Adult Fish Struggle to Bounce Back in Marine Protected Areas


Age matters when determining how to protect life in the ocean; every population needs a strong cohort of adults to produce the next generation. But many marine protected areas (MPAs) are falling short of their most basic purpose: to rebuild struggling fish populations. In a new study published in Global Change Biology, scientists looked at the age breakdown of reef fish in marine protected areas for the first time. They discovered in almost all of them, adult fish populations have either flatlined or declined.

“Adult fish are really important,” said Steve Canty, Marine Ecologist with the Smithsonian Environmental Research Center and a lead author of the study. “They are the primary catch within commercial fisheries that support livelihoods and food security of coastal communities. Additionally, it is the adults that breed and rebuild the fisheries, and here, size matters. Bigger and older female fish produce more and better eggs, and therefore are critical to rebuilding fish populations.”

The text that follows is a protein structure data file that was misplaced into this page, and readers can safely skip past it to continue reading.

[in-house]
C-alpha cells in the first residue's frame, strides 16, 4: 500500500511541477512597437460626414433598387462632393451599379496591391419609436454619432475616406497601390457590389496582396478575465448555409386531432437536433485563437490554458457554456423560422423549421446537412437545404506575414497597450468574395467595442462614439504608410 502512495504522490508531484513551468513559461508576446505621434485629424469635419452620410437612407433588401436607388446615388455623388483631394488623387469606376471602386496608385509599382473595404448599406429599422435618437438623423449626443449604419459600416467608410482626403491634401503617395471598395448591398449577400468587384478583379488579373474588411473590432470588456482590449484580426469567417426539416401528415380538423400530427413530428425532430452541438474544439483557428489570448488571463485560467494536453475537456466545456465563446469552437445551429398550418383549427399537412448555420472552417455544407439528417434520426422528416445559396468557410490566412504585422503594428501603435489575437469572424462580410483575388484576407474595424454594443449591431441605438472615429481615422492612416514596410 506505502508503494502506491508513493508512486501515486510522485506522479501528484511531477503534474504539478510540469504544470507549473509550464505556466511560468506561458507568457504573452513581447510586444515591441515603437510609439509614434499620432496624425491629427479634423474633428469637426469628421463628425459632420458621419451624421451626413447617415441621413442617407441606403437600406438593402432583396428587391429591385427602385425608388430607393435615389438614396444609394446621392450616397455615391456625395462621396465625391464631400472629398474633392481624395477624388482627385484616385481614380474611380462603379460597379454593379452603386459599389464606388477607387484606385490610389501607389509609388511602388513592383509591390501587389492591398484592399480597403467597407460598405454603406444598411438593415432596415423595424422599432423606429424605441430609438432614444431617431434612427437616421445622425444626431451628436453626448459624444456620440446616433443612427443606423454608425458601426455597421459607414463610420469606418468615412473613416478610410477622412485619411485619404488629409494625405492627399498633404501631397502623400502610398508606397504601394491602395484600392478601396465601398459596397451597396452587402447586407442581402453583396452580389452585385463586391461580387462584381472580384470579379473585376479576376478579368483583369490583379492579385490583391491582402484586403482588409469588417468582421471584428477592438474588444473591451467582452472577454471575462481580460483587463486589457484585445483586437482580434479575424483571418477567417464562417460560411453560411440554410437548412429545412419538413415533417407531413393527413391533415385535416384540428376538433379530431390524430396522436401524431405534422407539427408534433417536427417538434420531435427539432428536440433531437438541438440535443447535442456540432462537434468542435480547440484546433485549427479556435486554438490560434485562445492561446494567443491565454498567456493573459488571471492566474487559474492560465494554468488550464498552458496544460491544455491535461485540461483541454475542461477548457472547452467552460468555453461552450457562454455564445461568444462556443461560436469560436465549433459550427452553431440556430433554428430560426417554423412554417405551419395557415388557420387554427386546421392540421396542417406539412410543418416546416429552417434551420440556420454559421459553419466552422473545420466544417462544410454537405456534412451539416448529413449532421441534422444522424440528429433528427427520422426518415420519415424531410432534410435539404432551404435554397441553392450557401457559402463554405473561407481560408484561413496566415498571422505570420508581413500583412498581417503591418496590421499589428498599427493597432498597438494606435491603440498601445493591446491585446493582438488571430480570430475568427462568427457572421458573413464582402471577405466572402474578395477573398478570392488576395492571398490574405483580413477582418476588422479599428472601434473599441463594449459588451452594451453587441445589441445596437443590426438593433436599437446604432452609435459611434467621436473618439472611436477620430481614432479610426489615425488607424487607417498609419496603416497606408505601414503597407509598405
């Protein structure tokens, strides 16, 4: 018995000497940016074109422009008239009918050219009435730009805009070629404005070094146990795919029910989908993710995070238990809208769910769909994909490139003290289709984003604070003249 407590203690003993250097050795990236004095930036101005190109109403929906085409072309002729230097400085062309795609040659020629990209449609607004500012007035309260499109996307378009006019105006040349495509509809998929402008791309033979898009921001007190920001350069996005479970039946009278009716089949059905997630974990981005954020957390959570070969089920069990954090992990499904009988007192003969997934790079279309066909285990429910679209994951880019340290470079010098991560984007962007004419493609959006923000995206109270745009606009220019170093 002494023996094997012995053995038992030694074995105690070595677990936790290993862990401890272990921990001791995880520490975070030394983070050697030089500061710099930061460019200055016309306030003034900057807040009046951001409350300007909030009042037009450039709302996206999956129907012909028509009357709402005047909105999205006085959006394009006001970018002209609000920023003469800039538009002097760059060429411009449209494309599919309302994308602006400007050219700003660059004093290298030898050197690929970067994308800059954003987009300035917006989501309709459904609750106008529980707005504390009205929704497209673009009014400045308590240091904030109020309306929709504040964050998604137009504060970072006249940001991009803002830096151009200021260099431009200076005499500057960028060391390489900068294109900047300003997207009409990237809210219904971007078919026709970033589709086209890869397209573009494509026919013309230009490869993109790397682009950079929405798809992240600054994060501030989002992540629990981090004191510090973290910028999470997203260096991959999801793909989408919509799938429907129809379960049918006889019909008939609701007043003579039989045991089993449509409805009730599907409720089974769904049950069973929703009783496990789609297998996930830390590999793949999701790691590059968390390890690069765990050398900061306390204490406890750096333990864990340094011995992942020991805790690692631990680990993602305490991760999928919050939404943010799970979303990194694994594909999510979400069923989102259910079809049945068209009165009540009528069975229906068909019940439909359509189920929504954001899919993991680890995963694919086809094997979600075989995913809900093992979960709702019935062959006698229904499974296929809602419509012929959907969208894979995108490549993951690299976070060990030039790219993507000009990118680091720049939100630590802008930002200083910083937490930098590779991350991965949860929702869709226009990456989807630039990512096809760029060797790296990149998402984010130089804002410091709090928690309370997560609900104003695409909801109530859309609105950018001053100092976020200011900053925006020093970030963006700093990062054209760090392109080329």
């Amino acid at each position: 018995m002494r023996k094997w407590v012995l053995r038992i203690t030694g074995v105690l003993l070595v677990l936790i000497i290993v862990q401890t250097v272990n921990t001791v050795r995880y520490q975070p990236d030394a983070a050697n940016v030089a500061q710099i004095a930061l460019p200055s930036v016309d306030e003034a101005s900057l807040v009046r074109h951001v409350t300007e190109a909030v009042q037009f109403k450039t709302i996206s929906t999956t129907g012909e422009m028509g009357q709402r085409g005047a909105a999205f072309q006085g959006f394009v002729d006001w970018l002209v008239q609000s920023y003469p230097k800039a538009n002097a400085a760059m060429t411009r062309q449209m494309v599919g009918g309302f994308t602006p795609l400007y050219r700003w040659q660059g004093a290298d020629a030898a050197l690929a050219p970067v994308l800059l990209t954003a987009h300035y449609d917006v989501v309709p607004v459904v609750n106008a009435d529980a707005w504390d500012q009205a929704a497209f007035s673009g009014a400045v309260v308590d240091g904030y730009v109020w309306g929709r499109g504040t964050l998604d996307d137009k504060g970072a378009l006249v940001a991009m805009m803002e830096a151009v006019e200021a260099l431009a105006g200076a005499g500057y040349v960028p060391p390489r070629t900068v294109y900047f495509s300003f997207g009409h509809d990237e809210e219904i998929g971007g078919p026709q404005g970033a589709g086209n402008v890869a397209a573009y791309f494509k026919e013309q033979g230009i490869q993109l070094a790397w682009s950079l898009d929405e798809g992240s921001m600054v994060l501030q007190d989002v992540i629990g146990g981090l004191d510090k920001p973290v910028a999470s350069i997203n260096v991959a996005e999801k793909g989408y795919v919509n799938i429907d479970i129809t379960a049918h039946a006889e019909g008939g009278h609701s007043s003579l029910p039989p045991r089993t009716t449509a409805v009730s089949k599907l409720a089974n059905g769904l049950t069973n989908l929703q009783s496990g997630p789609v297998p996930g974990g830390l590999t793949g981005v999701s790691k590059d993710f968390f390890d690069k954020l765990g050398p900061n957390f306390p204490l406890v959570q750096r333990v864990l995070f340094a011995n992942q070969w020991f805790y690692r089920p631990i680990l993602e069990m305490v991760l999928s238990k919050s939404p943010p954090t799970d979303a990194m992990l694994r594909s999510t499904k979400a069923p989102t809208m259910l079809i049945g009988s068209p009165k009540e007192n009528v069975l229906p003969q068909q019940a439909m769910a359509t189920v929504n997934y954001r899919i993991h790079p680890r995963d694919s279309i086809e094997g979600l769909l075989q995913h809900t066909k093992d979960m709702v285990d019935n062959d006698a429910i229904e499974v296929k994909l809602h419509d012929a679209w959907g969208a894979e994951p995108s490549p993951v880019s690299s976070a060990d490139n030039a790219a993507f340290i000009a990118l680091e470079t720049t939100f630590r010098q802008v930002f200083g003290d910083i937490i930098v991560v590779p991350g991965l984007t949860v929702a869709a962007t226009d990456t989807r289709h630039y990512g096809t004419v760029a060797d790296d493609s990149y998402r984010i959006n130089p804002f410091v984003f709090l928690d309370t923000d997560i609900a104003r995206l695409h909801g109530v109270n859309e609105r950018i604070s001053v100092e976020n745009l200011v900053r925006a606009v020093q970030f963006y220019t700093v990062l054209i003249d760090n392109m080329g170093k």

It is a vital lesson as the world races to meet the “30 by 30” target to conserve 30% of Earth’s ocean by 2030. Delegates at the United Nations Biodiversity Conference set that ambitious goal in December 2022. However, many experts say the target will mean little unless nations choose sites where marine life can flourish and balance the needs of coastal communities.

The study looked at fish in the Mesoamerican Reef. The longest reef in the Western Hemisphere, it stretches over 600 miles along the coasts of southern Mexico, Belize, Guatemala and Honduras. The region is a biodiversity hotspot, home to over 500 fish species, 60 kinds of corals and one of the largest whale shark congregations on Earth. The marine resources of the region also support the livelihoods and food security of over one million people.